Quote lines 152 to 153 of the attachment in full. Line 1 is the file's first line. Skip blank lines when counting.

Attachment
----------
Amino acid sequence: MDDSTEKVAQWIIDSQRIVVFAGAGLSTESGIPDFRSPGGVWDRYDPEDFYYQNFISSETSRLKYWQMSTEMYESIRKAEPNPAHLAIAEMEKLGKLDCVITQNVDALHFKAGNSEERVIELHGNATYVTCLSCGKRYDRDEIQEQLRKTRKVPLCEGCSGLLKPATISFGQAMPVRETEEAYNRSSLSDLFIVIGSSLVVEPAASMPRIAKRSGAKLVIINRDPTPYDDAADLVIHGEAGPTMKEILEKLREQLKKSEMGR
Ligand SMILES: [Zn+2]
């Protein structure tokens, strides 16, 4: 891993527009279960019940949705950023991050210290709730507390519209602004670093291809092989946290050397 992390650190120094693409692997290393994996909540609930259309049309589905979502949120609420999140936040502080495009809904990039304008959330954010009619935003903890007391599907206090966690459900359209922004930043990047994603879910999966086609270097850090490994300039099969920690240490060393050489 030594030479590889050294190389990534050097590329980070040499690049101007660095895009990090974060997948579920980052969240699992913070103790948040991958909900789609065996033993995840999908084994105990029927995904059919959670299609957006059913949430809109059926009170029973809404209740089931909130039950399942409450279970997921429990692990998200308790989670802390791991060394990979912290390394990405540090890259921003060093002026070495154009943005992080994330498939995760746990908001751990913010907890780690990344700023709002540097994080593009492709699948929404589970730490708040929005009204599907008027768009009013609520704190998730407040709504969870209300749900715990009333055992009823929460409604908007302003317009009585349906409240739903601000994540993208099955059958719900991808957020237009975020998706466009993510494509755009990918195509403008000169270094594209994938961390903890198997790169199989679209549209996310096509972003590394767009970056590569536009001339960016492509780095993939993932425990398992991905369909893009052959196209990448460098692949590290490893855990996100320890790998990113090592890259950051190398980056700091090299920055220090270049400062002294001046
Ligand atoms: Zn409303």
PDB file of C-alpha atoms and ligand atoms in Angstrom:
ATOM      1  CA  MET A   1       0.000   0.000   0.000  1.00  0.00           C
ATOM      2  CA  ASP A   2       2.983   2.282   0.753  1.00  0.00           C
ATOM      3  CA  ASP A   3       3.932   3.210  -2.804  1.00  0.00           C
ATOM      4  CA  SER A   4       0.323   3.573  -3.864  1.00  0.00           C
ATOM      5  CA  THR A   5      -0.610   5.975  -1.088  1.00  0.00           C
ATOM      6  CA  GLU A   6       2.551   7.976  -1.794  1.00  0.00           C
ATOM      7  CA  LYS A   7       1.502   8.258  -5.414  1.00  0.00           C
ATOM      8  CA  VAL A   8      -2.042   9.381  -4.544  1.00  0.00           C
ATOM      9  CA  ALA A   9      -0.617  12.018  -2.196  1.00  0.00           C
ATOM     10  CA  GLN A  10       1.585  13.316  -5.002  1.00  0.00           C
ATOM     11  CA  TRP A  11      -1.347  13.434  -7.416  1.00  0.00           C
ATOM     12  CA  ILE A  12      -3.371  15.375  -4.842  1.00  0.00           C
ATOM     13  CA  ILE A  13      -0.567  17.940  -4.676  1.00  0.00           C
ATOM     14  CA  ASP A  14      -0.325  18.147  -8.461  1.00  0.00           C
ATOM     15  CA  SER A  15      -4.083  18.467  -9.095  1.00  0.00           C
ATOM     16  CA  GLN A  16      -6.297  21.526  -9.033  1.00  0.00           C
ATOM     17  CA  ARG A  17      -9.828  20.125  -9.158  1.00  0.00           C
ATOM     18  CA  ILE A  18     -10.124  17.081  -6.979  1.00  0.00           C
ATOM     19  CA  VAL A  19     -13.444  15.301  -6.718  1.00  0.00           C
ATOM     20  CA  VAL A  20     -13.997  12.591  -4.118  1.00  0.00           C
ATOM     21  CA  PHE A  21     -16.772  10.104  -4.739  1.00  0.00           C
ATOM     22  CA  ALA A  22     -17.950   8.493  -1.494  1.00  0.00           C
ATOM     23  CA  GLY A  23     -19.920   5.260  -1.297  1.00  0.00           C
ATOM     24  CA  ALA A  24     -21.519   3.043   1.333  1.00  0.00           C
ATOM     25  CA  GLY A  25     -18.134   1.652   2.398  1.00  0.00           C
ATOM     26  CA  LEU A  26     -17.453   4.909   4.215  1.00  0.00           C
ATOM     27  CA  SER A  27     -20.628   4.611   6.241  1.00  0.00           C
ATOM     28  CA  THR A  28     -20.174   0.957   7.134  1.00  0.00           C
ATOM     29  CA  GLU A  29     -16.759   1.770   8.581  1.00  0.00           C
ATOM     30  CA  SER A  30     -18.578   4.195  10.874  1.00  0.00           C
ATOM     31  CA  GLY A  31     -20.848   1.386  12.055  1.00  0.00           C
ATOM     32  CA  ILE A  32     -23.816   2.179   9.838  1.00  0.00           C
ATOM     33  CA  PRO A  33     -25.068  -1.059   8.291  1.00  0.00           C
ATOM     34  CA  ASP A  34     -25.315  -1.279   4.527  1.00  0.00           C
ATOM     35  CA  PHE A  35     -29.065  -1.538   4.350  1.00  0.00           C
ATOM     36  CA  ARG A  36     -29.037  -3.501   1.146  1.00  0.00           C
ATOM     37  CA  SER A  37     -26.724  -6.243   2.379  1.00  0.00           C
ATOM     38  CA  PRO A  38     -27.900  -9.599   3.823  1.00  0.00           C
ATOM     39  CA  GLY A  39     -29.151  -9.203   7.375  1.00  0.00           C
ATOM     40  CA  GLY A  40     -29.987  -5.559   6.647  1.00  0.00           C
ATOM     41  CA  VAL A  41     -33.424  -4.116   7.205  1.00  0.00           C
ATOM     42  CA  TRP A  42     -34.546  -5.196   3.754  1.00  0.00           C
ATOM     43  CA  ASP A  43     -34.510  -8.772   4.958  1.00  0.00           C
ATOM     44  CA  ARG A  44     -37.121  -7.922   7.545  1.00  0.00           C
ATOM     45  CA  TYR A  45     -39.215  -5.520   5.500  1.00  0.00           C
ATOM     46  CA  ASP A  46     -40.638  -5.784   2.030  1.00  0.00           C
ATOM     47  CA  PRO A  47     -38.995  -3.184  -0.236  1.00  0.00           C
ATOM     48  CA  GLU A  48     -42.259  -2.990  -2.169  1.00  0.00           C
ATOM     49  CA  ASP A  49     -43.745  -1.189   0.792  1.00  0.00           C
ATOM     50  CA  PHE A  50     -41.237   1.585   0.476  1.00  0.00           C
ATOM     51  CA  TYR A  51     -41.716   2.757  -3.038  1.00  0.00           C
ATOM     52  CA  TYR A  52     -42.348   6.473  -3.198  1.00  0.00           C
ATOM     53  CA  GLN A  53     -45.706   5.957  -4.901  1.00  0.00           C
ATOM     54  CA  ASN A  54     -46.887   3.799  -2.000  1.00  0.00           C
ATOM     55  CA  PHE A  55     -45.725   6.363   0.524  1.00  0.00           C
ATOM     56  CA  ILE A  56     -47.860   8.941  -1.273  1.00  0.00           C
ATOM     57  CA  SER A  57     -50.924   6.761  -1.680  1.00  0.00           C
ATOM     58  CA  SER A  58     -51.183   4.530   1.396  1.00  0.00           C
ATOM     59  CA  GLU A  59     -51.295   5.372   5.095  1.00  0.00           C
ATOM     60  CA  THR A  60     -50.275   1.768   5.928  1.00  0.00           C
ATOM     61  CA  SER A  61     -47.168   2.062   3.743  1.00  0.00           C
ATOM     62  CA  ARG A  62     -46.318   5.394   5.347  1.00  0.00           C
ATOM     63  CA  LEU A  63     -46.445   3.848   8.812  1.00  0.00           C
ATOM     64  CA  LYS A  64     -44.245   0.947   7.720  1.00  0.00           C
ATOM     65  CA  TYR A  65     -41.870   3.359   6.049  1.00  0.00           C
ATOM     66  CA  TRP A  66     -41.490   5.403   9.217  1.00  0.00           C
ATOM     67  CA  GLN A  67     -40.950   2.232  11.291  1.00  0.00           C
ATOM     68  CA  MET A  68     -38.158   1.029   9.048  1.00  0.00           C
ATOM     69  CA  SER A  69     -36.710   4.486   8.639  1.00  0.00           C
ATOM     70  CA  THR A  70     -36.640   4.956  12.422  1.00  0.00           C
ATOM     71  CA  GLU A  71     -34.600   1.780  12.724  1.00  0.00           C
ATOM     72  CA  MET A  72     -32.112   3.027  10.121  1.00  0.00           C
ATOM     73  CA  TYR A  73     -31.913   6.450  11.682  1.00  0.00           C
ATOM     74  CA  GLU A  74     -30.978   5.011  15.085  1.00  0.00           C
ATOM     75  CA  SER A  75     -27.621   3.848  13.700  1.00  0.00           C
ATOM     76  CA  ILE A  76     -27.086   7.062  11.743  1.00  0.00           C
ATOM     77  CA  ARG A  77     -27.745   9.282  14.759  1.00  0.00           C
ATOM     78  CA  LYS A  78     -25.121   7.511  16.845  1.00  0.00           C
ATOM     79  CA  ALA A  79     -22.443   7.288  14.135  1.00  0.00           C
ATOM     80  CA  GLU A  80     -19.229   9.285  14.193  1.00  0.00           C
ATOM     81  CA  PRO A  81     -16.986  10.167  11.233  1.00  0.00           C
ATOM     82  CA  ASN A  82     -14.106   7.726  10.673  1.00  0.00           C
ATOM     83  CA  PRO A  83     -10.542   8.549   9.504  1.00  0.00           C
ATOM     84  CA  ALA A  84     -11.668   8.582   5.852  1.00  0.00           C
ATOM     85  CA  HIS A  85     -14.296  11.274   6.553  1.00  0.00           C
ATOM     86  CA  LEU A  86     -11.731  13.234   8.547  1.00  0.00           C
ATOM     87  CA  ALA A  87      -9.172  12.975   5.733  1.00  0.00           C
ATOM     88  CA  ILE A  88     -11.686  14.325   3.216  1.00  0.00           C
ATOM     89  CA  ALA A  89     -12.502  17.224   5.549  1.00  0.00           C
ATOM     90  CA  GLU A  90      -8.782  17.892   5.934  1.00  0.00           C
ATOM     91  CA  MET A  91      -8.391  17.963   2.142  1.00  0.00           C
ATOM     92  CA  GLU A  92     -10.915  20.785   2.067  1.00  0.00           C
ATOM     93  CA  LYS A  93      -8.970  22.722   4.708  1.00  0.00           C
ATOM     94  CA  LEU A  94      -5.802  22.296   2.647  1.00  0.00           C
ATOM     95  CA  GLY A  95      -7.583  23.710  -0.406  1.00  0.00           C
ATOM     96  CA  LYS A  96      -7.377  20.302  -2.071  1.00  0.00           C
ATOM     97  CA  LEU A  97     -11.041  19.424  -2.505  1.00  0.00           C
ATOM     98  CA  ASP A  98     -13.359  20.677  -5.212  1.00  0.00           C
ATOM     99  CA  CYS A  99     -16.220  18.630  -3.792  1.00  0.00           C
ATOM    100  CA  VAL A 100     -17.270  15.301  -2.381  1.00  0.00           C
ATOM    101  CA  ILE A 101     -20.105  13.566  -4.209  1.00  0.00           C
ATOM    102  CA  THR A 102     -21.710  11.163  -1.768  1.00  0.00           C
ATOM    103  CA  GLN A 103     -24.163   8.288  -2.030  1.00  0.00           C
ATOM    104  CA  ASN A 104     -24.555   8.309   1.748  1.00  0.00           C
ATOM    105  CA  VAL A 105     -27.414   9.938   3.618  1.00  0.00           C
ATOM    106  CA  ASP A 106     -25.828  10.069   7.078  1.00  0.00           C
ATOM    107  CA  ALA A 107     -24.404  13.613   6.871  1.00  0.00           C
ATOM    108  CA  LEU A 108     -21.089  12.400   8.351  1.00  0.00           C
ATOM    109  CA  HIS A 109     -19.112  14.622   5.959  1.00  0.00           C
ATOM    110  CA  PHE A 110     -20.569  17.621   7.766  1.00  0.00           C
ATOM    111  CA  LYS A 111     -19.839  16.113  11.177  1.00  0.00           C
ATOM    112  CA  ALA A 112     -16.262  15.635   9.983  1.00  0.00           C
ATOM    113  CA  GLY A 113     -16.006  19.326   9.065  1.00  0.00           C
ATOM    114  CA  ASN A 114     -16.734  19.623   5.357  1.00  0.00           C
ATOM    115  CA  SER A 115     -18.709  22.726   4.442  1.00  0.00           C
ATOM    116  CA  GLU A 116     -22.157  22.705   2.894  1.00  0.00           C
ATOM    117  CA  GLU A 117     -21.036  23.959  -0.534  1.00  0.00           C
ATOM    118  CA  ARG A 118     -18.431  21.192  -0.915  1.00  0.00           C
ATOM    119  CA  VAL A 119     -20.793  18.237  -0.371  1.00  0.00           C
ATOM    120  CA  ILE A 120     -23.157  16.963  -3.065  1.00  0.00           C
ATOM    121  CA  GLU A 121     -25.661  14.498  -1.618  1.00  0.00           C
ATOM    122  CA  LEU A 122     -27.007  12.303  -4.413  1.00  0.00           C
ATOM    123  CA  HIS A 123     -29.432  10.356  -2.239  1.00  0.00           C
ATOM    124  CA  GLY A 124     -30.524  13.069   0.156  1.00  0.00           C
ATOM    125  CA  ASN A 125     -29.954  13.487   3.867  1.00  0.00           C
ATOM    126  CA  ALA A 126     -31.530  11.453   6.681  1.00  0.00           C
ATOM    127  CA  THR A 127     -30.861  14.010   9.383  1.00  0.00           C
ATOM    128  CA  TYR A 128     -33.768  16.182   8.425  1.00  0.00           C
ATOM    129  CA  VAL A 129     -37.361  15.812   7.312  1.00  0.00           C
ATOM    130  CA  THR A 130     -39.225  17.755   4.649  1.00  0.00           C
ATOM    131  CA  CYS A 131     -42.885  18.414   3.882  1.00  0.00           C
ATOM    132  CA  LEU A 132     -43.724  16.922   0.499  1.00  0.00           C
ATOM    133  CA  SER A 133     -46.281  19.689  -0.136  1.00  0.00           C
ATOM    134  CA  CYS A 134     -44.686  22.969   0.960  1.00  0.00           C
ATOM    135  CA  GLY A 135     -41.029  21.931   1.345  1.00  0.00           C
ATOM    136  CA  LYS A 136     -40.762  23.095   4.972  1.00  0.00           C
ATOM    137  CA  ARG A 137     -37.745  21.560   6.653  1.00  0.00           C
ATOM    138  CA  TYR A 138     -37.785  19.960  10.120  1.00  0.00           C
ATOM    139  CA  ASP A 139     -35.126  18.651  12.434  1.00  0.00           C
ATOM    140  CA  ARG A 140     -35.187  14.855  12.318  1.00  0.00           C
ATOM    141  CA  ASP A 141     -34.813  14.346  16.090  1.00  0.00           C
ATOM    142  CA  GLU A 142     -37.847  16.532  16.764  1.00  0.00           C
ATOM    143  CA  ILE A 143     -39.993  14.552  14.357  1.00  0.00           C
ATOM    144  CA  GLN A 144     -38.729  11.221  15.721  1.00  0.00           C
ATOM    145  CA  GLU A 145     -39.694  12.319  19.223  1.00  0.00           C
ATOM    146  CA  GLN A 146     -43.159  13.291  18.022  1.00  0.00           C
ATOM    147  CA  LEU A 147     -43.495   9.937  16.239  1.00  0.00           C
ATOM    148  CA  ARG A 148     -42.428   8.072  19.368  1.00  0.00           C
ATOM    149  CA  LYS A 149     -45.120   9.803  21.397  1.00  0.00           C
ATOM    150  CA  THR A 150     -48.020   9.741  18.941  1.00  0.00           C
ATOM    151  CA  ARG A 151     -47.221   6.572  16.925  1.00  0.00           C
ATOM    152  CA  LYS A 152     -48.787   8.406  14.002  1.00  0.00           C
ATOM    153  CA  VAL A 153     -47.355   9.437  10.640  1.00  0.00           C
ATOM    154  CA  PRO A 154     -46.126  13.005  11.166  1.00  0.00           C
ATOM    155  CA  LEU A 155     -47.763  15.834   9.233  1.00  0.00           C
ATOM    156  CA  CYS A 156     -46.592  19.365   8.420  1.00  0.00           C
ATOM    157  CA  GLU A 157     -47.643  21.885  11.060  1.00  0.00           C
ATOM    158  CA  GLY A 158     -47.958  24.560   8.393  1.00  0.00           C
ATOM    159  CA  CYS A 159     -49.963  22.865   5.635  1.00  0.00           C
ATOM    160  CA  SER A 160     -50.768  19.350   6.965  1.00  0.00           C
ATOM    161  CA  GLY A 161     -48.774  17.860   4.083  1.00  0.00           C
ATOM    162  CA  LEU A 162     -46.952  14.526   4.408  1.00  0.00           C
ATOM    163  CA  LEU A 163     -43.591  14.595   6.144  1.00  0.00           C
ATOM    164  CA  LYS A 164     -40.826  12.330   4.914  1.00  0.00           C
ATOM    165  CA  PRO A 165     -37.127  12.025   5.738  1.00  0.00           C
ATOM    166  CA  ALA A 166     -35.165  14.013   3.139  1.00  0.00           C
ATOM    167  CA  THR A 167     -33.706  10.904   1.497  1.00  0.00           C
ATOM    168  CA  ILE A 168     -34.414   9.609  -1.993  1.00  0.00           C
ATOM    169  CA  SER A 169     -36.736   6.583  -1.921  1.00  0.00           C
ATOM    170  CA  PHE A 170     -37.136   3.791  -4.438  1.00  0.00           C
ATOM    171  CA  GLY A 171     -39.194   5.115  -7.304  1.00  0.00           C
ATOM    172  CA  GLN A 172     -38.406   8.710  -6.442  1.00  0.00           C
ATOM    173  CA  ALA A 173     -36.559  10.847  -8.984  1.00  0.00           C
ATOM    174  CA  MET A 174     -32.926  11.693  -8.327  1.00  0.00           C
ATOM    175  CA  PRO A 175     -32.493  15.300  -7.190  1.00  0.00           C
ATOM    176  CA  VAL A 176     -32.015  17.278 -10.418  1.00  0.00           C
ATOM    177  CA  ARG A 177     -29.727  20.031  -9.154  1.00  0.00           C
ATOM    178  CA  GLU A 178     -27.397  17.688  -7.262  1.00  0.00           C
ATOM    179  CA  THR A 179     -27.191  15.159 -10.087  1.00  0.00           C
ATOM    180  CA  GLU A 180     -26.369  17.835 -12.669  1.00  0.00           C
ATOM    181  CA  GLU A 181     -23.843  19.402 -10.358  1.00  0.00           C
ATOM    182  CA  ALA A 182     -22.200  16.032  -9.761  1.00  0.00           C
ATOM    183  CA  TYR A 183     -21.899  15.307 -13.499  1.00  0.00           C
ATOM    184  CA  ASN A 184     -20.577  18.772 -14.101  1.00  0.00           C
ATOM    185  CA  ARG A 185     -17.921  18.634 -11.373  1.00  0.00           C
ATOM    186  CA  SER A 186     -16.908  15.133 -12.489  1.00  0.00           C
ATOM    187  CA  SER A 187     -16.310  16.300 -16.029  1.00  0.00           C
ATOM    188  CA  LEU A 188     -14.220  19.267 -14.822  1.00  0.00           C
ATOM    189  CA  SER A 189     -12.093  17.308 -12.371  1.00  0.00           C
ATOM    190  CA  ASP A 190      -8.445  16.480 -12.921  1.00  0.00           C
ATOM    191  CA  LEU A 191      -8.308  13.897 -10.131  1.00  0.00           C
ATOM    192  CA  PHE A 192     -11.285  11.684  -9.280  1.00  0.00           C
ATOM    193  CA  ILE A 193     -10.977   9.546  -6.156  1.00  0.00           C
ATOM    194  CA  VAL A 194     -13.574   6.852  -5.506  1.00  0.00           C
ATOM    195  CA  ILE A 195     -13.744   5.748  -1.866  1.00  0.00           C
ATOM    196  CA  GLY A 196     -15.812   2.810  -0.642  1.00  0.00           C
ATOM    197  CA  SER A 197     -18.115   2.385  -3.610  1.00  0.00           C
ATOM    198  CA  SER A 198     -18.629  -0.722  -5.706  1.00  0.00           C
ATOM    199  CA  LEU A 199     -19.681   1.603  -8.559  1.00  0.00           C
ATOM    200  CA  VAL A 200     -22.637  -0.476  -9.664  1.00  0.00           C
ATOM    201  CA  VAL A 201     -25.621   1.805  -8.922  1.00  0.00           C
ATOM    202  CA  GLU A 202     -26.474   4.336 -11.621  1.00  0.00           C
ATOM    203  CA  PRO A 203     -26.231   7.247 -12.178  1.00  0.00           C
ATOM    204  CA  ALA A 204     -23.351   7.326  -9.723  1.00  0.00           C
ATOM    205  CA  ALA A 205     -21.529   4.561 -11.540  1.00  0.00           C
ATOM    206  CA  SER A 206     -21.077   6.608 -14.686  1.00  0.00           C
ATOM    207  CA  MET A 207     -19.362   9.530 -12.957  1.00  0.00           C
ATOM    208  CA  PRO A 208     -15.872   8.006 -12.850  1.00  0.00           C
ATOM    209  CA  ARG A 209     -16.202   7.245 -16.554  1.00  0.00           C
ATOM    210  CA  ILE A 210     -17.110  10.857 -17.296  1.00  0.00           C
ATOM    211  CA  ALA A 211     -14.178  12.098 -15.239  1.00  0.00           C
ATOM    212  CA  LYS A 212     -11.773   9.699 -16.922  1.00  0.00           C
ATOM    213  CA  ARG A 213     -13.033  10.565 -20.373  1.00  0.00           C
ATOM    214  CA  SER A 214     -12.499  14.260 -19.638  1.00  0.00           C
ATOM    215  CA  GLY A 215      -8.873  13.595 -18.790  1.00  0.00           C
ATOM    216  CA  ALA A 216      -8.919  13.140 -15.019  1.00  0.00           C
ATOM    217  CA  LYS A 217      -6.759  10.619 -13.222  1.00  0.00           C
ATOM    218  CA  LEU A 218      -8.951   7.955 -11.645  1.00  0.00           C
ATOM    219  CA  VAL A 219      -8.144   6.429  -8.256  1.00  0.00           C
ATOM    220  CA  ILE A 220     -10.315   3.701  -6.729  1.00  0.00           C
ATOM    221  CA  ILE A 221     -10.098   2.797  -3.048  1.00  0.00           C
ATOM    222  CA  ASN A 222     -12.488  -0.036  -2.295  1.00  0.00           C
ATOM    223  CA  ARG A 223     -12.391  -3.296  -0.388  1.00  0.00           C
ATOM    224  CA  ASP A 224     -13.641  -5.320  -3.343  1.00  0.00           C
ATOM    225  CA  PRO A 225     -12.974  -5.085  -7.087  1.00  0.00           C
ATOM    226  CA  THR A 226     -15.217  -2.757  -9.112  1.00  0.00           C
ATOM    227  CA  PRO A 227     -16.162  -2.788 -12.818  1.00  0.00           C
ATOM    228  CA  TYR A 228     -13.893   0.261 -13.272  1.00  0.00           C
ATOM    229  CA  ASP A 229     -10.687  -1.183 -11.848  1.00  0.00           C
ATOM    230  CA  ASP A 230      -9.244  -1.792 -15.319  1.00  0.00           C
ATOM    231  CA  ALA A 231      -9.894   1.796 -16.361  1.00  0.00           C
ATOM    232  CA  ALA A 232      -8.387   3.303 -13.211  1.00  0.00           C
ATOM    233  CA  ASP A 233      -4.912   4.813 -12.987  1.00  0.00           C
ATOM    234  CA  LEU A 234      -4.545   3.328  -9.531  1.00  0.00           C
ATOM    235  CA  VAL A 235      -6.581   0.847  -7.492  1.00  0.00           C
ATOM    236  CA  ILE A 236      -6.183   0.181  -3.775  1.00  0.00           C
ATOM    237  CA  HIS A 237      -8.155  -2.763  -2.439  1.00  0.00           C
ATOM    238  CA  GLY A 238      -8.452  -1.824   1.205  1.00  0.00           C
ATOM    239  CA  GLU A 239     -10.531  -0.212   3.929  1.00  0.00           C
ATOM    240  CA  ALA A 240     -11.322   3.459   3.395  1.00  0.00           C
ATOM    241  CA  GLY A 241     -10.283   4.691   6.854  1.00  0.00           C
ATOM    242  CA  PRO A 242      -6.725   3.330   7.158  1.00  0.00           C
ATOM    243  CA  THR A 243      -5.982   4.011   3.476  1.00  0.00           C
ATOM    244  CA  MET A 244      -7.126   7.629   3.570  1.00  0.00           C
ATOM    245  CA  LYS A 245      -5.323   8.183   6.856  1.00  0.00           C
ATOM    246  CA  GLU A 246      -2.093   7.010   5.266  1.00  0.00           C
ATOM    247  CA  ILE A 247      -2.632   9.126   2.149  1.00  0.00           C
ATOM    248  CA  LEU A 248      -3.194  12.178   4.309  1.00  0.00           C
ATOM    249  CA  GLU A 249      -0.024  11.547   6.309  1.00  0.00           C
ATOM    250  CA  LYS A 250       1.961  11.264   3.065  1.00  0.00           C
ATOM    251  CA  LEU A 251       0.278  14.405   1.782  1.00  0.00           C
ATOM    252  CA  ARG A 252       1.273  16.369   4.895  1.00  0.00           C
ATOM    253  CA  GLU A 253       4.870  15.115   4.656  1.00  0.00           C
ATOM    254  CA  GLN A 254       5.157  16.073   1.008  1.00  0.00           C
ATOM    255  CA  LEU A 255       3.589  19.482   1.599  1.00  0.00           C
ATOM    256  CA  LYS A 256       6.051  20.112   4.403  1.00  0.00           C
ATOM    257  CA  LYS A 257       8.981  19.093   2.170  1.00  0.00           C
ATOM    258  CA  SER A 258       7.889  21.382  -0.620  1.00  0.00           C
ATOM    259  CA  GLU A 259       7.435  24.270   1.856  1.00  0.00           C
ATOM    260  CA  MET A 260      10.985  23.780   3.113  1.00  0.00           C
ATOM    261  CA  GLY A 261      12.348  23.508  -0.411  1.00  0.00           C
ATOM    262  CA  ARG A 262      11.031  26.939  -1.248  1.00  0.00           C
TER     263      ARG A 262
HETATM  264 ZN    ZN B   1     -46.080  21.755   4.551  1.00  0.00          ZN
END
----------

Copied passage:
ATOM    147  CA  LEU A 147     -43.495   9.937  16.239  1.00  0.00           C
ATOM    148  CA  ARG A 148     -42.428   8.072  19.368  1.00  0.00           C